What the Tuna Price Fixing Fallout Means for Consumers
Last Thursday, the U.S. Department of Justice announced that canned tuna giant StarKist pled guilty to a felony price fixing charge—essentially representing the final shoe dropping in what has been an ongoing investigation into collusion claims against the three largest players in America’s canned tuna market.
The dominos began to topple in 2015 when Chicken of the Sea, owned by Thai Union Group, attempted to buy out the San Diego-based Bumble Bee in a move that Thai Union hoped would push it past industry leader StarKist, which is owned by South Korea’s Dongwon Industries. However, concerned that the canned tuna market was “not functioning competitively” even before this proposed acquisition, the Department of Justice began to dig into allegations of collusion. Eventually, Chicken of the Sea agreed to work with the feds, reportedly in return for protection from criminal prosecution. As a result, Bumble Bee pled guilty to price fixing in May 2017, and now, StarKist has followed suit.
StarKist now faces a fine up to $100 million as a consequence for this price fixing which was said to have occurred from November 2011 to December 2013. In 2017, Bumble Bee was hit with a more lenient $25 million penalty over fears a larger fine could put the already-struggling company out of business.
In announcing the plea agreement, the DOJ spoke to the effect price fixing can have on shoppers financially. “The conspiracy to fix prices on these household staples had direct effects on the pocketbooks of American consumers,” Makan Delrahim, an assistant attorney general in the Justice Department’s antitrust division, said according to the New York Times. “We will continue to hold companies and individuals who cheat consumers accountable.”
But exactly how these companies are being held accountable isn’t so clear. “StarKist is committed to being a socially responsible company and doing the right thing,” StarKist CEO Andrew Choe said in a statement. “We will continue to conduct our business with the utmost transparency and integrity. While this process is long-term in nature, we have addressed the necessary actions required in this plea agreement, including continuing to strengthen related compliance best practices.”
Choe’s response is vague to say the least, but the plea deal is also still fresh, so maybe it’s too early to see how things will play out. Meanwhile, since Bumble Bee reached its agreement with the DOJ over a year ago, perhaps it could better explain what steps it has taken since.
“The company has taken this matter very seriously and fully cooperated with the DOJ from the start of the investigation,” Jill Irvin, Senior Vice President, General Counsel for Bumble Bee Seafoods, told me via email. “We have established strong guidelines and new internal policies for our path forward, which is being overseen by a chief compliance officer that we hired in 2016. We accepted responsibility for needing to earn back any lost trust in our company and will do so by acting with integrity and transparency in every way we operate our business.”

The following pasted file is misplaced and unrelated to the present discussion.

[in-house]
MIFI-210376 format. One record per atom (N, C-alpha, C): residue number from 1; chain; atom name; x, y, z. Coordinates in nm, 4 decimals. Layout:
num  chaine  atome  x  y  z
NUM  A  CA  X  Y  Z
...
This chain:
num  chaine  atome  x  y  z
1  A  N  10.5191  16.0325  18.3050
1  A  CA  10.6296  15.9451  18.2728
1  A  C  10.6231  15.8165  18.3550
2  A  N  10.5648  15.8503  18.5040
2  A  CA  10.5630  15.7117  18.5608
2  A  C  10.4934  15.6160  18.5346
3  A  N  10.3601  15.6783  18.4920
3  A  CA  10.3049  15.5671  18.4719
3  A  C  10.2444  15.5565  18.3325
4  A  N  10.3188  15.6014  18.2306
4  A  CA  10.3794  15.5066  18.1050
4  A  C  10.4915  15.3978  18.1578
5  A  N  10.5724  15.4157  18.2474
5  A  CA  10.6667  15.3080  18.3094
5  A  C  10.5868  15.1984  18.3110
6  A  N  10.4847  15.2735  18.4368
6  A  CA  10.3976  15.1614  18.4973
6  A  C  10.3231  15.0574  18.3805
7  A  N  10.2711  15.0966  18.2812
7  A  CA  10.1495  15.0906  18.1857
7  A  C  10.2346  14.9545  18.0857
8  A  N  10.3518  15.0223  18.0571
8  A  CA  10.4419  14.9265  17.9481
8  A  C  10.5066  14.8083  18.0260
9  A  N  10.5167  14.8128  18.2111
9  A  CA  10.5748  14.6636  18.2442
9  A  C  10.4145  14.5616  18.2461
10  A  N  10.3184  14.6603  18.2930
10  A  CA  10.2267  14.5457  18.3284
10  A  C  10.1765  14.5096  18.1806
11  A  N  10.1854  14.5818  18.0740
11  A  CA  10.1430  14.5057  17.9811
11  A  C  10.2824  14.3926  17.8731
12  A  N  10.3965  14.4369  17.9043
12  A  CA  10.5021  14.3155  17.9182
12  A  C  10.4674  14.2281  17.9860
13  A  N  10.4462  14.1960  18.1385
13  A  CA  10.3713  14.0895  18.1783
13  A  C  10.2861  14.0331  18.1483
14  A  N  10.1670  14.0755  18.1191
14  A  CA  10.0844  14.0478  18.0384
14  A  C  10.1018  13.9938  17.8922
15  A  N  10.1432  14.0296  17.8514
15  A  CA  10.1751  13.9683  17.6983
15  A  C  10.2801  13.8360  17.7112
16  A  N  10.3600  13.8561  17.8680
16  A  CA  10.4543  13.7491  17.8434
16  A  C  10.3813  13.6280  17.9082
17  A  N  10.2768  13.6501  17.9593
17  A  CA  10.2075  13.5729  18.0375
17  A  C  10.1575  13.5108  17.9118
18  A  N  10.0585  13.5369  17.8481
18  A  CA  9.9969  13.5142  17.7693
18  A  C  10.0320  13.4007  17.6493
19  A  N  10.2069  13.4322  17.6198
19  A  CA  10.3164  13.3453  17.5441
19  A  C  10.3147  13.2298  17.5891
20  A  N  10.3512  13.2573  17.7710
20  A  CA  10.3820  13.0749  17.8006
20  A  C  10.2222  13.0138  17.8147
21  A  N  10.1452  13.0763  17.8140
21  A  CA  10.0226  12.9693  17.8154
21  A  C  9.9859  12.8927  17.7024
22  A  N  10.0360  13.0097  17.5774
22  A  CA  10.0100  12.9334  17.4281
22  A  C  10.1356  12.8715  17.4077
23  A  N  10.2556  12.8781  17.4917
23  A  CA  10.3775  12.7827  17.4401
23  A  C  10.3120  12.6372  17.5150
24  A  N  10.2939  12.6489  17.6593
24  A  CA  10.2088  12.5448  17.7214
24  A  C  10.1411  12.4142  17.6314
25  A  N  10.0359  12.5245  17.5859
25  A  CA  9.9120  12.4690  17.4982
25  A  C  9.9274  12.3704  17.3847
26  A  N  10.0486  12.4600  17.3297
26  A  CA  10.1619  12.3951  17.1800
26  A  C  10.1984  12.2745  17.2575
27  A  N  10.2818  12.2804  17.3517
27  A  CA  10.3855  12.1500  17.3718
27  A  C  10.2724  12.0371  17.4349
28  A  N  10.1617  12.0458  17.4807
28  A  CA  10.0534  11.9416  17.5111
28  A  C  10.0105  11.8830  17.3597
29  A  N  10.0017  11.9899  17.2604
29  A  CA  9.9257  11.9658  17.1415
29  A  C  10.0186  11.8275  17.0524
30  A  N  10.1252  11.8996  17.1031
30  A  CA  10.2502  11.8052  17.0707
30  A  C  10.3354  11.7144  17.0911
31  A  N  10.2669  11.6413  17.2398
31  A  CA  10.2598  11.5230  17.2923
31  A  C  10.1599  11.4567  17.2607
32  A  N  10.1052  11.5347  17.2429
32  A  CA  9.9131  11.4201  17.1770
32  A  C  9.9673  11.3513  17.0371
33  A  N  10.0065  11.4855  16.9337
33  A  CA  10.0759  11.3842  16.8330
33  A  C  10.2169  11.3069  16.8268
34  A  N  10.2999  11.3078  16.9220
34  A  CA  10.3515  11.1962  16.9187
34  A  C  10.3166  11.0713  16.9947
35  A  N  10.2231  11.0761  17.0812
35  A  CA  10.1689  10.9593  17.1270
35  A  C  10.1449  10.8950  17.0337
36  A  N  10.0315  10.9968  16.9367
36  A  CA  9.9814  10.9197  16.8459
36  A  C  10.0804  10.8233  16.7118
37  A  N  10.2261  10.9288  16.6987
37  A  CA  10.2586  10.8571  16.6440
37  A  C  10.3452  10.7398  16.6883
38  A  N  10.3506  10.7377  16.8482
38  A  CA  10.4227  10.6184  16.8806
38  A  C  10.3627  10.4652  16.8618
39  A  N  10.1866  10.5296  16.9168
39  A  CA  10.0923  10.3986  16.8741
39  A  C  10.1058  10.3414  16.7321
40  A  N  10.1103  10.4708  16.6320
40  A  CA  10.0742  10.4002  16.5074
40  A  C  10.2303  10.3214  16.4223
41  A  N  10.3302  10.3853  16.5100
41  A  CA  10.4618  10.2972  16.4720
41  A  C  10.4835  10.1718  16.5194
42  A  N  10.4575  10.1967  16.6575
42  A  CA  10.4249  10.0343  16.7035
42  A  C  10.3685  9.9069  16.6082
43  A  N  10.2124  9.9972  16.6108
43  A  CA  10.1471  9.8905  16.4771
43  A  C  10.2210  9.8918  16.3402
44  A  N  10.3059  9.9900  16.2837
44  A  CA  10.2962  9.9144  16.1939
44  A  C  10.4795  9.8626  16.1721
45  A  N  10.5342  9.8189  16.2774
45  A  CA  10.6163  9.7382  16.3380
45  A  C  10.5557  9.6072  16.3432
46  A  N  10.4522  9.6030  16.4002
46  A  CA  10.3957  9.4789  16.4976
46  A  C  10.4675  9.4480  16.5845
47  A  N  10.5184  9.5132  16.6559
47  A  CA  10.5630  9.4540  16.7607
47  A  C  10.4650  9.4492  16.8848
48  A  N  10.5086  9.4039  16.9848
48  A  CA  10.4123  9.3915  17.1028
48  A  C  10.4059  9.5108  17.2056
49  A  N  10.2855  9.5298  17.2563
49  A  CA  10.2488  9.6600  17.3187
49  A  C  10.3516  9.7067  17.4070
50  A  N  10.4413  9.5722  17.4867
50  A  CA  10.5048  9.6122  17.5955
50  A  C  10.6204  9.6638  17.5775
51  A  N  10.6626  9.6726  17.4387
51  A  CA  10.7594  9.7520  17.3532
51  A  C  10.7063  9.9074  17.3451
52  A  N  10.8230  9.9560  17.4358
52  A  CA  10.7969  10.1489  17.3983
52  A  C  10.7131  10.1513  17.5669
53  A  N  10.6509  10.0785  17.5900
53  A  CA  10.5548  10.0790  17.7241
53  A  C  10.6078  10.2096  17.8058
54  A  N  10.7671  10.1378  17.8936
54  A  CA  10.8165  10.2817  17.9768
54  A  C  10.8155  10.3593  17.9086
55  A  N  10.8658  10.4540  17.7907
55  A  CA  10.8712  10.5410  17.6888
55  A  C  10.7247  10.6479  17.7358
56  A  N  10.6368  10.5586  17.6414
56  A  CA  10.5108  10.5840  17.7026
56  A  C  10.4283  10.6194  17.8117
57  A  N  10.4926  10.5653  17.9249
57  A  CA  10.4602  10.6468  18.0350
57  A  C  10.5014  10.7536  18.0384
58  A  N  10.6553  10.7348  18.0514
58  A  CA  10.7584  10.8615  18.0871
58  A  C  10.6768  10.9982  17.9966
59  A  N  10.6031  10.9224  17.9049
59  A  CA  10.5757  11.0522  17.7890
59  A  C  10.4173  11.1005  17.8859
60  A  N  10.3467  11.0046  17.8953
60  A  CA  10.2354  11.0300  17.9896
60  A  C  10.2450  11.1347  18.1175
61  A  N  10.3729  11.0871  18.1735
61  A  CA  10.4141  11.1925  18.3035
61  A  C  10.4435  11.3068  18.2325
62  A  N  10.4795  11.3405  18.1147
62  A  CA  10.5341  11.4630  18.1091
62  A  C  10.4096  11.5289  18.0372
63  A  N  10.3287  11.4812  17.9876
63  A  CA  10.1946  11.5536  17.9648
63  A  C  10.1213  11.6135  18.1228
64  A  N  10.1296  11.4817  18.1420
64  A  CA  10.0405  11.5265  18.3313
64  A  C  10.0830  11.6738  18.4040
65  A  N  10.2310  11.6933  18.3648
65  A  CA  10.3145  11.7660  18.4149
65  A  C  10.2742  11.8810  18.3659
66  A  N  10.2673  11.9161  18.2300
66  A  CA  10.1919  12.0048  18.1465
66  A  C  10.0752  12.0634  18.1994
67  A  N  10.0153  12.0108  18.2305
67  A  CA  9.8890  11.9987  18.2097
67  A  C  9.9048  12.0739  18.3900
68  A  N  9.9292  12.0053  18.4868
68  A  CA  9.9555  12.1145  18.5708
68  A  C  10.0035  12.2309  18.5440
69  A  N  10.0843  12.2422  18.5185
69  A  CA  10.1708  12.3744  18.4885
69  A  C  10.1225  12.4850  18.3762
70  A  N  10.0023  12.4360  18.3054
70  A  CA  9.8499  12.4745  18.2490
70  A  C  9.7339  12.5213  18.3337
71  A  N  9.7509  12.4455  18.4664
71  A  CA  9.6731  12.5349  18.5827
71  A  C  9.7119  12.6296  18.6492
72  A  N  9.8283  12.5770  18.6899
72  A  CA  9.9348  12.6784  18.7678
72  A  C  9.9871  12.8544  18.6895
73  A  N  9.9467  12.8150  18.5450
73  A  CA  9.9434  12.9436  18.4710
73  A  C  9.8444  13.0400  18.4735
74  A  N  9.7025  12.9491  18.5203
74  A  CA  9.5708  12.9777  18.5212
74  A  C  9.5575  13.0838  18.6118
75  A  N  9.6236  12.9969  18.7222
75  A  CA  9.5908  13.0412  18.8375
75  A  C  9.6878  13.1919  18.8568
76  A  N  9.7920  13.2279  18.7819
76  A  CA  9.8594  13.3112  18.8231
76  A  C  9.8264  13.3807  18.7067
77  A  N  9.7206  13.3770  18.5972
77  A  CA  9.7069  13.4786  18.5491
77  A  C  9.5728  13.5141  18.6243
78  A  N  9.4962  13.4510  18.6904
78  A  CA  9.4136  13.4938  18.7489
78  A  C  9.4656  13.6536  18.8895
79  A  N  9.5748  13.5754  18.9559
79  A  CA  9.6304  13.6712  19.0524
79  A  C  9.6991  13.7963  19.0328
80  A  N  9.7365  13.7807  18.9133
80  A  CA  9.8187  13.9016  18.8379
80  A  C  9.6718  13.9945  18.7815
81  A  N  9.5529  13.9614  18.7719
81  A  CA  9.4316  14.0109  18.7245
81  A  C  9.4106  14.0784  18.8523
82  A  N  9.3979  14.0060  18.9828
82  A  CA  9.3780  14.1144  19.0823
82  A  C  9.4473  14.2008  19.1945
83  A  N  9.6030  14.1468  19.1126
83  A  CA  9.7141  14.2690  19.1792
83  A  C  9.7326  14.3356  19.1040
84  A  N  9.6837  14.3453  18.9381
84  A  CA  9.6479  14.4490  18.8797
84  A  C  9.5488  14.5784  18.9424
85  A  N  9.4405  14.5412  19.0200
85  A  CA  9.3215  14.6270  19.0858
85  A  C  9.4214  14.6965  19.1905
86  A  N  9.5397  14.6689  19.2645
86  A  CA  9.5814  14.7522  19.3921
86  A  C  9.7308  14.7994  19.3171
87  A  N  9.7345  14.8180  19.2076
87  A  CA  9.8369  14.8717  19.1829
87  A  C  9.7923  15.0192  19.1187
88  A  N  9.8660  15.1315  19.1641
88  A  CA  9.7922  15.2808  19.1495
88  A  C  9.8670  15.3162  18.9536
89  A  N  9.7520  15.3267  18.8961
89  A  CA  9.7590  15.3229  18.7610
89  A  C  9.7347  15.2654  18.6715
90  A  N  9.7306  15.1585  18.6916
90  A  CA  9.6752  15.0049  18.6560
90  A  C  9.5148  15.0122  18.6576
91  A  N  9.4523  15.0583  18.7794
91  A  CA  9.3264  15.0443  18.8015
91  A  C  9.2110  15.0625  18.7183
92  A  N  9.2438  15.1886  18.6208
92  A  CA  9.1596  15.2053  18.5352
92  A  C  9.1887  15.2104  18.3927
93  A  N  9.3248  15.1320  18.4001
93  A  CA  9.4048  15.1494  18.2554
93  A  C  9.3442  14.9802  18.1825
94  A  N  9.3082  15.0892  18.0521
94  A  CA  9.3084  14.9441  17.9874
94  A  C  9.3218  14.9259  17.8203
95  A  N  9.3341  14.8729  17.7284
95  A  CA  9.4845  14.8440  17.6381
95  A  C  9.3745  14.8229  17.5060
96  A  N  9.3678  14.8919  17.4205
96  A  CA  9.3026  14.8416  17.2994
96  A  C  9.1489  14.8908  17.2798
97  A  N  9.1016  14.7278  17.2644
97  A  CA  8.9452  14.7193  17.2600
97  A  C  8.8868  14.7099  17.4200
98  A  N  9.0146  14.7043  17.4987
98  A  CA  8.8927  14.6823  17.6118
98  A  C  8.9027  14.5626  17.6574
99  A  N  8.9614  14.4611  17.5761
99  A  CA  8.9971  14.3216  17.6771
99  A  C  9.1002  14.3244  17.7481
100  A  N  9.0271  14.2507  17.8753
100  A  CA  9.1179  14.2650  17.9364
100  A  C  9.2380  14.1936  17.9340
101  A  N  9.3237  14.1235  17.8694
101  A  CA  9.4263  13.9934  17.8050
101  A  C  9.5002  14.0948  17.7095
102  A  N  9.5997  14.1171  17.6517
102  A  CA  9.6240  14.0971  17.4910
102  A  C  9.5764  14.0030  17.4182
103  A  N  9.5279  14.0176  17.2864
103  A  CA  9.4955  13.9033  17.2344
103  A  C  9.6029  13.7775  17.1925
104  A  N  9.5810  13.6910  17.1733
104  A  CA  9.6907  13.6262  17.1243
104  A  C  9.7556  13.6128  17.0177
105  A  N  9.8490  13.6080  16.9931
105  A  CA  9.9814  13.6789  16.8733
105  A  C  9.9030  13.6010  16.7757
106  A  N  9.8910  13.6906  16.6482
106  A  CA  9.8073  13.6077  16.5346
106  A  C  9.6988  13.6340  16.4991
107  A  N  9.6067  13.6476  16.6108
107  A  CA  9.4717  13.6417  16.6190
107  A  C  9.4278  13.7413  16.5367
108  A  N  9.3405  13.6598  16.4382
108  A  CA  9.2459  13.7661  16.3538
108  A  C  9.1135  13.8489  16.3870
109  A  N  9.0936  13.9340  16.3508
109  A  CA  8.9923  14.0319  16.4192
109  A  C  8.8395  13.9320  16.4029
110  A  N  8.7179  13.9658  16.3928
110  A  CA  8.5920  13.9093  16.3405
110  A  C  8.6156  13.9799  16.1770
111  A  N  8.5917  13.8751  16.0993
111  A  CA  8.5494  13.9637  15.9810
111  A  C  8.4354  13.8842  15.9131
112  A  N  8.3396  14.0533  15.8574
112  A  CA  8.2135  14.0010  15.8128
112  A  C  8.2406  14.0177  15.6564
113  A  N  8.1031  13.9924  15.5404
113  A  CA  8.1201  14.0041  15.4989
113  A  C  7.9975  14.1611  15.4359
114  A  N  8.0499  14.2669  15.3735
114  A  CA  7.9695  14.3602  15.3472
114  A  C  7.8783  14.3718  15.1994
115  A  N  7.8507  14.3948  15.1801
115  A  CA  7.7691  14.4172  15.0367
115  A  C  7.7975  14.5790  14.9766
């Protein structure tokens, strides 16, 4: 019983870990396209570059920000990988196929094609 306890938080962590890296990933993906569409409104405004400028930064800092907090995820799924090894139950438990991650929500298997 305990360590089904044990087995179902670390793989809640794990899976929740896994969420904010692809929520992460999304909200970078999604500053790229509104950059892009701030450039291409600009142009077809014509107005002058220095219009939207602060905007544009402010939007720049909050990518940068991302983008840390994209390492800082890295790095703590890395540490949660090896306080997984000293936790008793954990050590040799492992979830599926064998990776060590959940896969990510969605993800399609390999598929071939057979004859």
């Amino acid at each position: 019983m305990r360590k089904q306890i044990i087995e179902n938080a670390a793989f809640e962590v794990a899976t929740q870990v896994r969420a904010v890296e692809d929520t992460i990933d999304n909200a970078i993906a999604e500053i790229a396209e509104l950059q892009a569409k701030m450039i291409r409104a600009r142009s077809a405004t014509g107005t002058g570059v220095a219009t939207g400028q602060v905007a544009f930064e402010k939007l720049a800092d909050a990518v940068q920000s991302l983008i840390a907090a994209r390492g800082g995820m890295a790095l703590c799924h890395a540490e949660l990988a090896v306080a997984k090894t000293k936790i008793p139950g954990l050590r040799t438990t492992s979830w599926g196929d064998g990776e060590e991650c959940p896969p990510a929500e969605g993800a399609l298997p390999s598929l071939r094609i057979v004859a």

When pressed to clarify what these “strong guidelines” were, or if the brand had any public documentation of the changes that have been made, Bumble Bee simply declined to comment further.
So how exactly does the Department of Justice investigation help consumers? Christopher Anderson, an Associate Professor of Fisheries Economics at the University of Washington’s School of Aquatic and Fishery Sciences, suggested that the biggest change is simply that by forcing these companies to admit to price fixing and making their collusion public, it provides leverage to the retailers who are purchasing stock from these brands.
“The big buyers—folks like Walmart and Kroger—are pretty savvy, and they are really known for putting the screws to suppliers,” explains Anderson. “And they are going to be the ones that are doing the brass knuckles negotiations with their tuna sales reps, and they’re going to say, ‘You know, we know that prices have been artificially inflated, and we’re going to be looking for lower prices.’”
But Anderson brings up a larger point about tuna price fixing as well: The ramifications aren’t just felt in consumers’ wallets; this issue comes with health and even environmental repercussions too. “One of the costs here isn’t just that we paid too much, but probably people looked at the high price and decided to go buy roast beef and eat that for lunch instead. And roast beef is a lot worse for you than tuna and has a significantly greater environmental footprint,” he tells us. “Tuna—especially canned tuna and pouched tuna, which tends to be skipjack tuna—is a really healthy food. And stocks are healthy so there’s minimal conservation concern.”
An easily forgotten takeaway here is that when a few large companies completely control a market, they can alter our decisions in ways we may not necessarily think about. “Often these things are presented as if eating something is bad, regardless of what it is, but there’s little attention paid to what you would eat instead. Probably most people are not saying, ‘Well, tuna’s not good for me, so I’m going to skip lunch,’” Anderson stresses. “Framing your food decisions in that way is really important.”